Are there times where you wish to say NO to your colleague who “brilliantly delegate” work to you? Are there times where you have made a personal appointment but have rescheduled it no thanks to the last minute bombshell your boss drop on you? Most of the time, we end up doing what others want, albeit grudgingly.
Well, I must admit that saying NO may come naturally to some people. However, for most of us, turning people down make us feel guilty and embarrass. We think we are incurring peoples’ wrath when we turn them down. There is a lot of fear involved and we instantly picture OTHER PEOPLES’ perceptions of us. After much internal struggle, we grudgingly say, “yes” to something we wanted to say NO.
The reason for this topic is because I just experienced the power of saying NO. Due to the numerous projects on hand and the special request by the managers for me to handle some of the jobs, I was STRONGLY ENCOURAGED to re-schedule my leave. The promise made to me was my leave will be carried forward to the next financial year. Well, that was beyond the point. I scheduled the leave a year ago and wanted this leave badly to do some of my personal projects.
Many thoughts flashed across my mind, such as, “Will people think badly of me?” Initially I was too embarrass to turn her down, thus I asked which clients I had to work on. That was a BAD MOVE! I was allowing my planner to think that I was willing to forgo my leave to work and that it was about the selection of client. When I realised how close I was to giving in, I requested for some time to think it over.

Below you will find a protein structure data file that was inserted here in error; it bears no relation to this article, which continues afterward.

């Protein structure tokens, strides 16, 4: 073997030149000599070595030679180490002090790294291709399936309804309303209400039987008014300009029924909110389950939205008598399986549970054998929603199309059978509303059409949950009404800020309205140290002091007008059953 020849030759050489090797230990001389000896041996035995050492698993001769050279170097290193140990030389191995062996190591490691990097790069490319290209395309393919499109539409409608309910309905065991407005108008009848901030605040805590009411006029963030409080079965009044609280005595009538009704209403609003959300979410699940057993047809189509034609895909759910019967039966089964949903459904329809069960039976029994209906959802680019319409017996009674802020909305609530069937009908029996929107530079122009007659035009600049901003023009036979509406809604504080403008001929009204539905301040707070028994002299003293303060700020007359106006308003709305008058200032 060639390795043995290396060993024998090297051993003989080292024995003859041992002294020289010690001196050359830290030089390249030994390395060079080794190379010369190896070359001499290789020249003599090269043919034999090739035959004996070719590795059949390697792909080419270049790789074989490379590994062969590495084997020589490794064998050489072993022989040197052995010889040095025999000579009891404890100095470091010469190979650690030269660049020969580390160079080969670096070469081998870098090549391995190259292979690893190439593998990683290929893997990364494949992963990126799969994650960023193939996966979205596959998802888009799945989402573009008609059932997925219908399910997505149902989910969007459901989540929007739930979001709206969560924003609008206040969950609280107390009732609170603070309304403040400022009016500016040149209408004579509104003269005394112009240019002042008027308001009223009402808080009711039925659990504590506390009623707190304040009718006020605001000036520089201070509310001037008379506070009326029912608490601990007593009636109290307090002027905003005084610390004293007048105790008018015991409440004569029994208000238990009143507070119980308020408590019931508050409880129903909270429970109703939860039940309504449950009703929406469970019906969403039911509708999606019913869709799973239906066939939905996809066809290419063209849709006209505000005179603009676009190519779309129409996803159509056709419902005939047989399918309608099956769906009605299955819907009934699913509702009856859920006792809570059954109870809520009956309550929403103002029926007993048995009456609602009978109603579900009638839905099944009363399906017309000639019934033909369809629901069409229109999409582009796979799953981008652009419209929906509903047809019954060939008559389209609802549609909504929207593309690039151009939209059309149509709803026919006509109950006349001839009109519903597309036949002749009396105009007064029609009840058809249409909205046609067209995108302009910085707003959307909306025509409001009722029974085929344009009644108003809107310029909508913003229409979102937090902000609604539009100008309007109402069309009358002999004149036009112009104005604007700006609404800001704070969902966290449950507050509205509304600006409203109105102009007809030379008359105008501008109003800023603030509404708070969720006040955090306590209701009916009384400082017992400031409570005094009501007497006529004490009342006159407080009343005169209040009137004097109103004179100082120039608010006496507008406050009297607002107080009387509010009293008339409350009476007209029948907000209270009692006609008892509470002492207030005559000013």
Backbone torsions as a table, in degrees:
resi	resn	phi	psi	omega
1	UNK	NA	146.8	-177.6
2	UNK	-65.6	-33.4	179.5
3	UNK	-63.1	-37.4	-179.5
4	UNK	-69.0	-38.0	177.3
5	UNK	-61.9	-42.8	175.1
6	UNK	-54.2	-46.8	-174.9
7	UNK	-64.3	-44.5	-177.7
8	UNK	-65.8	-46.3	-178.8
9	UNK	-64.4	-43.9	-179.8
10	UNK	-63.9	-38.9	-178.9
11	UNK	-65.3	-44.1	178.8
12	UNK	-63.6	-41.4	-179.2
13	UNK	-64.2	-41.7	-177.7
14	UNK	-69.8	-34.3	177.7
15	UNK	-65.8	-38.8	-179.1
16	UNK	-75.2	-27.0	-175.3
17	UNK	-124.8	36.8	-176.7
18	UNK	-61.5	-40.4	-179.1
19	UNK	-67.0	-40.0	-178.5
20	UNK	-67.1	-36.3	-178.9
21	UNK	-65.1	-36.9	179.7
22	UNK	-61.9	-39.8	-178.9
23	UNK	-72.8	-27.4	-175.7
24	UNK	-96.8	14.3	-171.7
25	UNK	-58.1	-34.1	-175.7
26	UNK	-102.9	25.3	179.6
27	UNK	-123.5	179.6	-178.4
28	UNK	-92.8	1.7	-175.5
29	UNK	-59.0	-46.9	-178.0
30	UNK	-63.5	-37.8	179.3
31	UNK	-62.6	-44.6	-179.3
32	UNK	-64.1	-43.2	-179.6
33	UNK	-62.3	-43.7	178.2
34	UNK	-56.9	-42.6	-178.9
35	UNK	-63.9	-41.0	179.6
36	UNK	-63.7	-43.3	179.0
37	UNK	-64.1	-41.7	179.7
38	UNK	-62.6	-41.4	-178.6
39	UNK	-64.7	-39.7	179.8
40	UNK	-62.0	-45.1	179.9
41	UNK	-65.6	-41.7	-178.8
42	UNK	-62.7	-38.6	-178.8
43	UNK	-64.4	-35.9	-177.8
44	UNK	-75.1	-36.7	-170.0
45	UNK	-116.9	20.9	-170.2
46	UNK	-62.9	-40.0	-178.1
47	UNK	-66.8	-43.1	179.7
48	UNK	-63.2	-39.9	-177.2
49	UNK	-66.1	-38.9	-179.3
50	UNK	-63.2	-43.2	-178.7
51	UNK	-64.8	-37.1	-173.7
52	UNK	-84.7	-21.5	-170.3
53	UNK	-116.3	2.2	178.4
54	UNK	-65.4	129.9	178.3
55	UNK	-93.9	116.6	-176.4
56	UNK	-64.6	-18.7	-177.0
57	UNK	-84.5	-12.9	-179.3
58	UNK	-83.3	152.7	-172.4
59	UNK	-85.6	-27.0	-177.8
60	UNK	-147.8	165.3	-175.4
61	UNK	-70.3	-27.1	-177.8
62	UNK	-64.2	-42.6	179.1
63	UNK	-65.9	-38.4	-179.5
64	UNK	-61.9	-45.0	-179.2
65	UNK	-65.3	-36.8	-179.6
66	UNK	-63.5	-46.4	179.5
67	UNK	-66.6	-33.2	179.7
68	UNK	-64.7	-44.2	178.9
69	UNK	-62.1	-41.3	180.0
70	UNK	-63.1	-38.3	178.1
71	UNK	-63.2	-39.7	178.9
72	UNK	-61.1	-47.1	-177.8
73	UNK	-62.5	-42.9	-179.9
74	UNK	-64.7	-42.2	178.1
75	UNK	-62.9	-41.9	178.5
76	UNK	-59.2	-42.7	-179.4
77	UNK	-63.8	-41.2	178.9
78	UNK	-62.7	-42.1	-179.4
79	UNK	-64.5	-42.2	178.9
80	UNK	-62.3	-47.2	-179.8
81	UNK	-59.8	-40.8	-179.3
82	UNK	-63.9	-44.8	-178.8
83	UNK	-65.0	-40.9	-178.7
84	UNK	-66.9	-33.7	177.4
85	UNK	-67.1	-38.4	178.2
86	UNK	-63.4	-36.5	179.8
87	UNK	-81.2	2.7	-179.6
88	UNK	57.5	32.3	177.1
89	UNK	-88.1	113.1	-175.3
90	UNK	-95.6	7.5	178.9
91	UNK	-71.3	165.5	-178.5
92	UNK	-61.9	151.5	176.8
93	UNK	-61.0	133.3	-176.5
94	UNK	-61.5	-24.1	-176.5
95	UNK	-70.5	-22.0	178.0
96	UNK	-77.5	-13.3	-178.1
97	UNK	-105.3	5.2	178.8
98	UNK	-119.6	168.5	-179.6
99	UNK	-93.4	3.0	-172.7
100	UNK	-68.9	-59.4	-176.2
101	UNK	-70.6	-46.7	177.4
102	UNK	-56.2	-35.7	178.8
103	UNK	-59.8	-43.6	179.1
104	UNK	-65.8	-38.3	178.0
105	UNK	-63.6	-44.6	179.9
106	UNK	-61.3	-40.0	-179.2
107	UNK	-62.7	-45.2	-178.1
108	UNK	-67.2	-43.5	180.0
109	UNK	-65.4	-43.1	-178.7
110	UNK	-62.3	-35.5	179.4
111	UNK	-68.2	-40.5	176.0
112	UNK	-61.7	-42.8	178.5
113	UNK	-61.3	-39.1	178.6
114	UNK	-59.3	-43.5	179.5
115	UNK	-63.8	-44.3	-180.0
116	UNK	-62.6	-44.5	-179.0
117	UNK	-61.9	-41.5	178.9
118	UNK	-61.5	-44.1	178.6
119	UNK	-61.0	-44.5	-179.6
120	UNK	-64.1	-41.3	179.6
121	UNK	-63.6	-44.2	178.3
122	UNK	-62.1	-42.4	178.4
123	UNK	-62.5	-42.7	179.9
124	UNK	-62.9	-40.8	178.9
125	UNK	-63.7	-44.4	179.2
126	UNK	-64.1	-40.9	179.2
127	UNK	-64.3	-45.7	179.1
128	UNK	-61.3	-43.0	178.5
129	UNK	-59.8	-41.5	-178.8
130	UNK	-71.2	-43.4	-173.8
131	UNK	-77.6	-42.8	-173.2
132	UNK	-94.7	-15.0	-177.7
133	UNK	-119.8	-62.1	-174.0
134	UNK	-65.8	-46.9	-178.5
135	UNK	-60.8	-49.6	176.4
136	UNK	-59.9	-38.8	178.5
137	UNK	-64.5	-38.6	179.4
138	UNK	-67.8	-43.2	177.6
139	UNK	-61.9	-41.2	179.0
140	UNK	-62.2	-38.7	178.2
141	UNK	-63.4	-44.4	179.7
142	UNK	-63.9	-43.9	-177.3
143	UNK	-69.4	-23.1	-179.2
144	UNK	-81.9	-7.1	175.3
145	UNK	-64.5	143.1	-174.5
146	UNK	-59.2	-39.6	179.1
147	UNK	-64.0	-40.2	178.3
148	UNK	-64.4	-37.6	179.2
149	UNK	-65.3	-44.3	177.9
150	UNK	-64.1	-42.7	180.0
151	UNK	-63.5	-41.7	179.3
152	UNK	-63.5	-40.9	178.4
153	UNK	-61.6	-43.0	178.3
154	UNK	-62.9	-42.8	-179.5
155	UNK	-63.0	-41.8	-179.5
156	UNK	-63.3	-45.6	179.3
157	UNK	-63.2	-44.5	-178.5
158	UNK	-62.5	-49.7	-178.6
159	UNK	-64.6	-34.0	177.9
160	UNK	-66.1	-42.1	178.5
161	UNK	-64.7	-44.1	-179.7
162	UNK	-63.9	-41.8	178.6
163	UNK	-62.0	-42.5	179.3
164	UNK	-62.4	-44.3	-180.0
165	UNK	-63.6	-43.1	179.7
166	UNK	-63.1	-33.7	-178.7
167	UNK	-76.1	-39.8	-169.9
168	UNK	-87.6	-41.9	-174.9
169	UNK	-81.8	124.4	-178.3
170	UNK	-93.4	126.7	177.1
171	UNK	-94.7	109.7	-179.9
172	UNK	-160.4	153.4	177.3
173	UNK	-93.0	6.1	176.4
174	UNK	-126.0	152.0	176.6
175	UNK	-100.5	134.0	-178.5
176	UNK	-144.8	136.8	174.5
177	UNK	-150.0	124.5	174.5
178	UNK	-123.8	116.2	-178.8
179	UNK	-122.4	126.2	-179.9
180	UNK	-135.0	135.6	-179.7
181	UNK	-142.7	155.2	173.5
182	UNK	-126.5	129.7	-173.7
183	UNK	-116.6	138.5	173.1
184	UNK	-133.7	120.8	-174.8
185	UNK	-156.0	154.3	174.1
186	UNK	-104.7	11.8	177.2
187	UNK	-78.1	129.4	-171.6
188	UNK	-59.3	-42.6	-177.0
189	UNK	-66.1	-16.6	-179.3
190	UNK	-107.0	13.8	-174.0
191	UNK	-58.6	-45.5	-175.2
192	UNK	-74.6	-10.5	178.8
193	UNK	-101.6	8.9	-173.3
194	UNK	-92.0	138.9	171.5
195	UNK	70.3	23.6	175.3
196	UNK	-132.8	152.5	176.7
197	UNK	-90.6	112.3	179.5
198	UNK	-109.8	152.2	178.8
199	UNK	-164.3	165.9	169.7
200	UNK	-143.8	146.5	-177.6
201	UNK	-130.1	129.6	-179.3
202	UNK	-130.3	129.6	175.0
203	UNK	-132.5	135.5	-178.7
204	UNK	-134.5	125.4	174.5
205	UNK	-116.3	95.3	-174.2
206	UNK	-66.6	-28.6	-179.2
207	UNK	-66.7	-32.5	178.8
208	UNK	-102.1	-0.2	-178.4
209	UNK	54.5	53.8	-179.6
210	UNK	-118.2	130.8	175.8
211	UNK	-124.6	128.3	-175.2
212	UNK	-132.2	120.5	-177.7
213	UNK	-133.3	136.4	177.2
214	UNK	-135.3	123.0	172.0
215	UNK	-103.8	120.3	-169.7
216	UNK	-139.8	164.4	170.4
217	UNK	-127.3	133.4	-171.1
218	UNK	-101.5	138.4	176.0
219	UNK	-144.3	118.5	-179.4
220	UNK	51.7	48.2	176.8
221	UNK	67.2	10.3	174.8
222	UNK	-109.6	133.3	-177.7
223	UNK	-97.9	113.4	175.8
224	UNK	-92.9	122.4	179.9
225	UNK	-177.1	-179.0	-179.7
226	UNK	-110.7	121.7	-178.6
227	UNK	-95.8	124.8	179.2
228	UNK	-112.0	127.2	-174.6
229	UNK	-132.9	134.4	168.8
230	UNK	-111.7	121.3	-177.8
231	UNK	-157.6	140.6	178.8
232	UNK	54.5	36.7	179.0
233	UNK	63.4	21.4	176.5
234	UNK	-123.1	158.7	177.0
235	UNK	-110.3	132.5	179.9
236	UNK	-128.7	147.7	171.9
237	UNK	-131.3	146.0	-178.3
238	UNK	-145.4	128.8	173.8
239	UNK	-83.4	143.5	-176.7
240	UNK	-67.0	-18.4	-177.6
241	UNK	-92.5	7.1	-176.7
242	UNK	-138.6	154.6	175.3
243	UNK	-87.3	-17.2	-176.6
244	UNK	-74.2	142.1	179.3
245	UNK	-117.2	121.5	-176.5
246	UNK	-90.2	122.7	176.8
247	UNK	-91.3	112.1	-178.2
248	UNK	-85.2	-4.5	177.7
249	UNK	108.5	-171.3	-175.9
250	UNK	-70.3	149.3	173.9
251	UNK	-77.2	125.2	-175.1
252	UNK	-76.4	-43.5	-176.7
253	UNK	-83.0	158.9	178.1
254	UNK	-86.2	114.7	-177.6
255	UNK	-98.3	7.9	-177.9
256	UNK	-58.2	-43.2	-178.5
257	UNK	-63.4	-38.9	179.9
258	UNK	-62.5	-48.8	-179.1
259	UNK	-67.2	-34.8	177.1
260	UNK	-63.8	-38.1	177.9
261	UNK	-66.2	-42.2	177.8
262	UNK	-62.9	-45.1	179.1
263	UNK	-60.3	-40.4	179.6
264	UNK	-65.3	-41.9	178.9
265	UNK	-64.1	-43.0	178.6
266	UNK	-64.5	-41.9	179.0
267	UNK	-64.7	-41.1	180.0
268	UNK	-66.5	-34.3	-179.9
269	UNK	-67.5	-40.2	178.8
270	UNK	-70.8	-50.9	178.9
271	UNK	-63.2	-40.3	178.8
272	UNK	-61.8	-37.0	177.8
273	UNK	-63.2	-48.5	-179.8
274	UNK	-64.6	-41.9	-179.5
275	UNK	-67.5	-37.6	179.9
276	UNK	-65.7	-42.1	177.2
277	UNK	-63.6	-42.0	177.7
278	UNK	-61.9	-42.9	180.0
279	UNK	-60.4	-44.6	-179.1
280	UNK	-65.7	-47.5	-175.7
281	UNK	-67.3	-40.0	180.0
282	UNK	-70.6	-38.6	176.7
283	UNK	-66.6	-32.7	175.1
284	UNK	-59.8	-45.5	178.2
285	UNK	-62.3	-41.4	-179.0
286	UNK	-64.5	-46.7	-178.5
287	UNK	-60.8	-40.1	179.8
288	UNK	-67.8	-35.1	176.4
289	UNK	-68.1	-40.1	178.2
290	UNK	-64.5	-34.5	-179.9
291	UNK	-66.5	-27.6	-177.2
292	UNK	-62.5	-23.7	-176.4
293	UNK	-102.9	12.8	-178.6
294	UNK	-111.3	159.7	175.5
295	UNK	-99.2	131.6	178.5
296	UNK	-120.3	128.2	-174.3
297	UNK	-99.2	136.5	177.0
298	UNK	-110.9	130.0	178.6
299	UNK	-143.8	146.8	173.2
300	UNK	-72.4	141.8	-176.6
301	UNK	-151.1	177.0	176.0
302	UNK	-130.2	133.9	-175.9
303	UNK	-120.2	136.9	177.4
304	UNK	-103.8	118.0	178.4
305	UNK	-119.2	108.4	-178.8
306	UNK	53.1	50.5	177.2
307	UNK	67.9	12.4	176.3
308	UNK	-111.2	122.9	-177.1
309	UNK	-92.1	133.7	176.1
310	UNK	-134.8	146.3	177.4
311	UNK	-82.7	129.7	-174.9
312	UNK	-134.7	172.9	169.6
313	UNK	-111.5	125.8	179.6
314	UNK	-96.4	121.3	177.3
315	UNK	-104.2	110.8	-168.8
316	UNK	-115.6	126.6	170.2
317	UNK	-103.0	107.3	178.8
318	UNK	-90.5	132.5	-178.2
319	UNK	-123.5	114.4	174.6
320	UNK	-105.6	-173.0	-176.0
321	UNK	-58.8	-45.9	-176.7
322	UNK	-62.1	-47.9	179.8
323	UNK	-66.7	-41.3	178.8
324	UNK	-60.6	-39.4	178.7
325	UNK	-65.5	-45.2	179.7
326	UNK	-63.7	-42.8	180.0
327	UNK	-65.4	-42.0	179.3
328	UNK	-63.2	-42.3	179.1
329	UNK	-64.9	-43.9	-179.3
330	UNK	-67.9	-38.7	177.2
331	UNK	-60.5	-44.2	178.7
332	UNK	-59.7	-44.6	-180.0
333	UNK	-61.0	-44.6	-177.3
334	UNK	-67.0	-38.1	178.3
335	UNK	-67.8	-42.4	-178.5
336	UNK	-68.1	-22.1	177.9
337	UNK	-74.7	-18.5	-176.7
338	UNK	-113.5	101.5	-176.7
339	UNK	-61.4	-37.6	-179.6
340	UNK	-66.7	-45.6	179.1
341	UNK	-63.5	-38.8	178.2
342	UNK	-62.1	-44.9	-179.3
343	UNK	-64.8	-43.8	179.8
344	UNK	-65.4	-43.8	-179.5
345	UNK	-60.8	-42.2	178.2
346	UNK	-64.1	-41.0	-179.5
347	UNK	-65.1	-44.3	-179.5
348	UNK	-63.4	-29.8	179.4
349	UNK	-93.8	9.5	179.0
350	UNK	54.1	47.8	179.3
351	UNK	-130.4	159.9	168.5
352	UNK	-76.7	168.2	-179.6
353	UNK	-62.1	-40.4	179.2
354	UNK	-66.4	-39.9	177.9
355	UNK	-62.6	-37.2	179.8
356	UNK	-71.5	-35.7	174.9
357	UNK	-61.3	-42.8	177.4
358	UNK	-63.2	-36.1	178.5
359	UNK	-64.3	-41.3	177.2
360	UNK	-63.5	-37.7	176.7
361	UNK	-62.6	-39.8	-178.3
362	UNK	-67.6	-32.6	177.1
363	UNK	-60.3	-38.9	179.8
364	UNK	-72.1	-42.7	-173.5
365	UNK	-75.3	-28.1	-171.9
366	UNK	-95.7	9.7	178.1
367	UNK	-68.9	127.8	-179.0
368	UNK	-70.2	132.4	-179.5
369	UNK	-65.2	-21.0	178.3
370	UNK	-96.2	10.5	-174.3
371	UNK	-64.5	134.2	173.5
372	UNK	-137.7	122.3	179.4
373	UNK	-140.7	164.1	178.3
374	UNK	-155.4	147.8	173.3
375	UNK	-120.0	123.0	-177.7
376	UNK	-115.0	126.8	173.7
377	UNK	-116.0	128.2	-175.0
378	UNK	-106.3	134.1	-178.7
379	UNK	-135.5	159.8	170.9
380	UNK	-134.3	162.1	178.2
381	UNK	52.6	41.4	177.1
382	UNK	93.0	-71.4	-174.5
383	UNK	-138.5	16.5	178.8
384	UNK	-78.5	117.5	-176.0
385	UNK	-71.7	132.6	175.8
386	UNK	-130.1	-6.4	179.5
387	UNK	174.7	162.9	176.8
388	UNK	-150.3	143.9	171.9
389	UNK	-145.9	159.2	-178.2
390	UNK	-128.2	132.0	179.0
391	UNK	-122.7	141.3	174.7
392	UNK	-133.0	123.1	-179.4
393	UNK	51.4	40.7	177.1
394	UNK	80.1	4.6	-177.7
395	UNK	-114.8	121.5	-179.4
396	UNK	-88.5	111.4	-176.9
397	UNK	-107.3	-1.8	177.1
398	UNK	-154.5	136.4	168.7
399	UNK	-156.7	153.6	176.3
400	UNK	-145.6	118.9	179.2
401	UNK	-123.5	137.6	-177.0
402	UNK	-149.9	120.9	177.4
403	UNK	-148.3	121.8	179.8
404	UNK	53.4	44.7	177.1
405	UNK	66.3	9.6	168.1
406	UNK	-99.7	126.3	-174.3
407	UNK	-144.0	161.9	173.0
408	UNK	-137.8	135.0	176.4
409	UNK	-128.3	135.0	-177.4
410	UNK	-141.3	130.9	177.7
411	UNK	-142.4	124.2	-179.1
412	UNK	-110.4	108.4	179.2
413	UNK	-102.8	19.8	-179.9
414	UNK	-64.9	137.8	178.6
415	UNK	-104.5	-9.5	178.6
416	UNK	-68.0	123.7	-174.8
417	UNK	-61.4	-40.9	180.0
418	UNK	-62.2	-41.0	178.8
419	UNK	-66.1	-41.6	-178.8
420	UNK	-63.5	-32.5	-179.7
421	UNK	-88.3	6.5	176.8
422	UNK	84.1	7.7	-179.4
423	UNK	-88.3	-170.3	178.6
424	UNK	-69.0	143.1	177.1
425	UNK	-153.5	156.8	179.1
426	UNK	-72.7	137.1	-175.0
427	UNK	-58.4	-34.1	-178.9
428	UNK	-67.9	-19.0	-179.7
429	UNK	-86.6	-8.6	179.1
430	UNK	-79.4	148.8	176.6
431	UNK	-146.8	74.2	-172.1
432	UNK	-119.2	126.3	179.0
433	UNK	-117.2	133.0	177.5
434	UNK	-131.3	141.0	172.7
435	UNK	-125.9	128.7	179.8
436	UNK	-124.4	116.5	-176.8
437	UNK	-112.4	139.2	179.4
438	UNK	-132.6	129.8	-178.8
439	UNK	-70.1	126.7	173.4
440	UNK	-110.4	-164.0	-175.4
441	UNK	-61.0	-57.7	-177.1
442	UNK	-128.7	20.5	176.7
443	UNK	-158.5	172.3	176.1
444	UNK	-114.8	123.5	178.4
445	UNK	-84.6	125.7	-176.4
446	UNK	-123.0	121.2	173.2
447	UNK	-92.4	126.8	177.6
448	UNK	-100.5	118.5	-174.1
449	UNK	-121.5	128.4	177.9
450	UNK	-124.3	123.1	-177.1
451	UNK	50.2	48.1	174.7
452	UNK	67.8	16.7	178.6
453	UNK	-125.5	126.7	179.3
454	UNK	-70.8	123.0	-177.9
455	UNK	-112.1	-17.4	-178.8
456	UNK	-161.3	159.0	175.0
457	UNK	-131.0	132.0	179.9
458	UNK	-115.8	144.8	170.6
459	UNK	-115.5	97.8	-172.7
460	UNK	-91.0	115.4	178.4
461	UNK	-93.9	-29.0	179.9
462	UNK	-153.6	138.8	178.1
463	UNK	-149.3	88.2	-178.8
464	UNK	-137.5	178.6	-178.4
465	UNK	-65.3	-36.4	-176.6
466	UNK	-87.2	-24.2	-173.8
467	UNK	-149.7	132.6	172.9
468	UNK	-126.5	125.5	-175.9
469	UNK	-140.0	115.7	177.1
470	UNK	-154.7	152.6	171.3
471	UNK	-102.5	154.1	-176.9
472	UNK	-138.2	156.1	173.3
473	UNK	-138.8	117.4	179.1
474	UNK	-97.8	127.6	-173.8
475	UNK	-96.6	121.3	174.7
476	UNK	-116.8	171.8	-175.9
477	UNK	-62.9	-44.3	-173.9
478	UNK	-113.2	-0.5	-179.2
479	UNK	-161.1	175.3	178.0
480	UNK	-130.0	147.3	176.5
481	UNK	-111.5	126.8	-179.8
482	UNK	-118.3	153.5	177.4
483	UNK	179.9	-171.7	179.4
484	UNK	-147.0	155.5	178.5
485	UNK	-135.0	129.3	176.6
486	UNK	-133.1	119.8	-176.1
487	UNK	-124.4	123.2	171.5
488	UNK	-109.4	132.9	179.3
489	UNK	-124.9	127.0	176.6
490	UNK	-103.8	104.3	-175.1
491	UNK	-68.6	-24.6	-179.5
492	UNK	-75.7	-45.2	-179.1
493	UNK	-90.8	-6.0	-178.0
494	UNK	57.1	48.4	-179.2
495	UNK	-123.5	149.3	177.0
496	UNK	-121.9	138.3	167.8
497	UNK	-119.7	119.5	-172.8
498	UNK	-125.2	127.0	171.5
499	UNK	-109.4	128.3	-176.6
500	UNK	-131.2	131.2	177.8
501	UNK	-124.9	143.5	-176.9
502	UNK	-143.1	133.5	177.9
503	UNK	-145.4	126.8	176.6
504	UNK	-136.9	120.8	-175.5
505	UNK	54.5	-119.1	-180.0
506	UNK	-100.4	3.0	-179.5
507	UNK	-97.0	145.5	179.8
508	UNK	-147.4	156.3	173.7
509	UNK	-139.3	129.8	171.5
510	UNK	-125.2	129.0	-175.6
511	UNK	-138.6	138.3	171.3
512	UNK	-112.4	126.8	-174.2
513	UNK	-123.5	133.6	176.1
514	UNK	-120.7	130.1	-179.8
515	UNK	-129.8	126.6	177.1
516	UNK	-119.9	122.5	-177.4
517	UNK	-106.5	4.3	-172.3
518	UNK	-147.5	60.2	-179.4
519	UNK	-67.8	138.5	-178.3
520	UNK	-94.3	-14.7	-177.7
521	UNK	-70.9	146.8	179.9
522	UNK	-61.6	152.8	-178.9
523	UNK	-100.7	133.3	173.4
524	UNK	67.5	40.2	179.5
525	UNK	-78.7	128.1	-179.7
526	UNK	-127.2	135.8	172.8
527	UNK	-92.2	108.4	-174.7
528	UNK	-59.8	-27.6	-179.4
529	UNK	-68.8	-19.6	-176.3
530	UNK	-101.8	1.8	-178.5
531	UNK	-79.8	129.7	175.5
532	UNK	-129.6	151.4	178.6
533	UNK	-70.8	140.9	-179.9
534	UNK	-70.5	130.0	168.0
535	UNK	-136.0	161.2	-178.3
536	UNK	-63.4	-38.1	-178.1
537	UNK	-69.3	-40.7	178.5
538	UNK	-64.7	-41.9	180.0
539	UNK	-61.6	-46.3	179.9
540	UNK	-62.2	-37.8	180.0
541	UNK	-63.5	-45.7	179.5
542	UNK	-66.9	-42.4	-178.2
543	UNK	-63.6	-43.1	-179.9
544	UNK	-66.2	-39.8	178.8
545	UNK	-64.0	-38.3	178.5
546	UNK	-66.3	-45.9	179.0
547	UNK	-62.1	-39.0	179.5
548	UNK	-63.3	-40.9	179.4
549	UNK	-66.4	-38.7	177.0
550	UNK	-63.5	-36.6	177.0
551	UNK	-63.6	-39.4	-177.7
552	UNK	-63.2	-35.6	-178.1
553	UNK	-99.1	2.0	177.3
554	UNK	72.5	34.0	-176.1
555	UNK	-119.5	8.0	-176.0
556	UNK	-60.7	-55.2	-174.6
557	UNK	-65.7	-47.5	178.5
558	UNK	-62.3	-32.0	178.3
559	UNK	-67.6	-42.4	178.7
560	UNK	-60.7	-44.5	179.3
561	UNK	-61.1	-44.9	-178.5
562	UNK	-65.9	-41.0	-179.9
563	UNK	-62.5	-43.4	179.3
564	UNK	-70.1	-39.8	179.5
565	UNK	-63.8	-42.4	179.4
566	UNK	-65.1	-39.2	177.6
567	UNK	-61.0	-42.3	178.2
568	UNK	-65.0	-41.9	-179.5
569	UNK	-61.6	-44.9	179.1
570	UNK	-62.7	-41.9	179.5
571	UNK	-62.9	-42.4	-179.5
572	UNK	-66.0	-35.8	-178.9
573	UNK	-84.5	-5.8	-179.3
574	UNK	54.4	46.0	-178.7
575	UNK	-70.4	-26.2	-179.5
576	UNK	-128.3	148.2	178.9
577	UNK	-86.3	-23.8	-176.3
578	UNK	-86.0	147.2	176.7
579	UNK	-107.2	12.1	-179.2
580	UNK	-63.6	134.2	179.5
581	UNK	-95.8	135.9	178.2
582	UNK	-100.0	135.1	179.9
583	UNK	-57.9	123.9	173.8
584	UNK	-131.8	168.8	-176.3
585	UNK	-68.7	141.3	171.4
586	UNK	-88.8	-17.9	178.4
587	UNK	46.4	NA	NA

After much deliberation, I said, “No”. Of course it was not done forcefully, but rather I explained that spending time with my loved ones (trying to strike some common- ground with her) and co-ordinating my holiday with them did not come easily, thus I seek their understanding in allowing me to retain my original leave period. Well, I am not sure if there is any repercussion, but I do know that I have the power of choice.
Saying no is never easy, but it’s becoming a crucial life skill. But many people are afraid of that two-letter word, says William Ury, author of The Power of a Positive No. “We’re afraid of not being liked, not being accepted,” says Ury. “We’re afraid of hurting a relationship or losing a deal.”
The problem is not with saying NO, but rather HOW you turn someone down. The key to saying no: be polite but direct. Don’t worry about seeming “nice,” says Michael Watkins, founder of Genesis Advisers, who has taught negotiation courses to executives at Harvard.
Learn how to negotiate well.